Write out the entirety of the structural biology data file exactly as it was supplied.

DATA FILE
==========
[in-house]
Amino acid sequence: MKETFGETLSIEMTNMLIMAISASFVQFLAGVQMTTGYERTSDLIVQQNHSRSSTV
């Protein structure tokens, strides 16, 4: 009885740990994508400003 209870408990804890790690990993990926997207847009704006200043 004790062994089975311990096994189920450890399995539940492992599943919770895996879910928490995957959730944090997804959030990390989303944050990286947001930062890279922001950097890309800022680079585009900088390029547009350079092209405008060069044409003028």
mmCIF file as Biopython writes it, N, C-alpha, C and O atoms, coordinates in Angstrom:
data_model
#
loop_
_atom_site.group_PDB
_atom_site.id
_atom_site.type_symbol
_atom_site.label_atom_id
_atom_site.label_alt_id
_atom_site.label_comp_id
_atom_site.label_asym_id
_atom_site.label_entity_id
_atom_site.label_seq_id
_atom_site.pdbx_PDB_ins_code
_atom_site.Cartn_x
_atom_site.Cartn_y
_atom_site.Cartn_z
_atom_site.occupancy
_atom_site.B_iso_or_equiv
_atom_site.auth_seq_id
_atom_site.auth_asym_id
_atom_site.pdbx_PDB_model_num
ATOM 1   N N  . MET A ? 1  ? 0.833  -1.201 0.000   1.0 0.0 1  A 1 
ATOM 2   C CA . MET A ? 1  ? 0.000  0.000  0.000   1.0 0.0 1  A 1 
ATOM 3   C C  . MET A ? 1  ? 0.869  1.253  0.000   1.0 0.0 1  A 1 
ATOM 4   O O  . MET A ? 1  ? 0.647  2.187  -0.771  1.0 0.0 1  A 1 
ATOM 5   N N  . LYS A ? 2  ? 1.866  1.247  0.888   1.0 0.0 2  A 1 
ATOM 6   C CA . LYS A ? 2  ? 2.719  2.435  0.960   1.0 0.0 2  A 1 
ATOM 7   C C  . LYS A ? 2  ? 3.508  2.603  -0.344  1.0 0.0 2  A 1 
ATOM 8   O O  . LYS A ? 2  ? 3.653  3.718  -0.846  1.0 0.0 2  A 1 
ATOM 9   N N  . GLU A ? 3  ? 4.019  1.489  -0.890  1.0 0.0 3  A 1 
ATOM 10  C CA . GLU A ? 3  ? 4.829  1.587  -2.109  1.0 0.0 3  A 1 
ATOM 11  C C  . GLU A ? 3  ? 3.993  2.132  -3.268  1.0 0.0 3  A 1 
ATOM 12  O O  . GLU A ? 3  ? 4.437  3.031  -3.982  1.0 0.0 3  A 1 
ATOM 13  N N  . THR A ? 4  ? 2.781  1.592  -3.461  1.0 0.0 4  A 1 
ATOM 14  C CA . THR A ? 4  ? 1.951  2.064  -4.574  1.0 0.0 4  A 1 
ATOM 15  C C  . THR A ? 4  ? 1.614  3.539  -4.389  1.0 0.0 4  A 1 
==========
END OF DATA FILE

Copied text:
[in-house]
Amino acid sequence: MKETFGETLSIEMTNMLIMAISASFVQFLAGVQMTTGYERTSDLIVQQNHSRSSTV
């Protein structure tokens, strides 16, 4: 009885740990994508400003 209870408990804890790690990993990926997207847009704006200043 004790062994089975311990096994189920450890399995539940492992599943919770895996879910928490995957959730944090997804959030990390989303944050990286947001930062890279922001950097890309800022680079585009900088390029547009350079092209405008060069044409003028």
mmCIF file as Biopython writes it, N, C-alpha, C and O atoms, coordinates in Angstrom:
data_model
#
loop_
_atom_site.group_PDB
_atom_site.id
_atom_site.type_symbol
_atom_site.label_atom_id
_atom_site.label_alt_id
_atom_site.label_comp_id
_atom_site.label_asym_id
_atom_site.label_entity_id
_atom_site.label_seq_id
_atom_site.pdbx_PDB_ins_code
_atom_site.Cartn_x
_atom_site.Cartn_y
_atom_site.Cartn_z
_atom_site.occupancy
_atom_site.B_iso_or_equiv
_atom_site.auth_seq_id
_atom_site.auth_asym_id
_atom_site.pdbx_PDB_model_num
ATOM 1   N N  . MET A ? 1  ? 0.833  -1.201 0.000   1.0 0.0 1  A 1 
ATOM 2   C CA . MET A ? 1  ? 0.000  0.000  0.000   1.0 0.0 1  A 1 
ATOM 3   C C  . MET A ? 1  ? 0.869  1.253  0.000   1.0 0.0 1  A 1 
ATOM 4   O O  . MET A ? 1  ? 0.647  2.187  -0.771  1.0 0.0 1  A 1 
ATOM 5   N N  . LYS A ? 2  ? 1.866  1.247  0.888   1.0 0.0 2  A 1 
ATOM 6   C CA . LYS A ? 2  ? 2.719  2.435  0.960   1.0 0.0 2  A 1 
ATOM 7   C C  . LYS A ? 2  ? 3.508  2.603  -0.344  1.0 0.0 2  A 1 
ATOM 8   O O  . LYS A ? 2  ? 3.653  3.718  -0.846  1.0 0.0 2  A 1 
ATOM 9   N N  . GLU A ? 3  ? 4.019  1.489  -0.890  1.0 0.0 3  A 1 
ATOM 10  C CA . GLU A ? 3  ? 4.829  1.587  -2.109  1.0 0.0 3  A 1 
ATOM 11  C C  . GLU A ? 3  ? 3.993  2.132  -3.268  1.0 0.0 3  A 1 
ATOM 12  O O  . GLU A ? 3  ? 4.437  3.031  -3.982  1.0 0.0 3  A 1 
ATOM 13  N N  . THR A ? 4  ? 2.781  1.592  -3.461  1.0 0.0 4  A 1 
ATOM 14  C CA . THR A ? 4  ? 1.951  2.064  -4.574  1.0 0.0 4  A 1 
ATOM 15  C C  . THR A ? 4  ? 1.614  3.539  -4.389  1.0 0.0 4  A 1 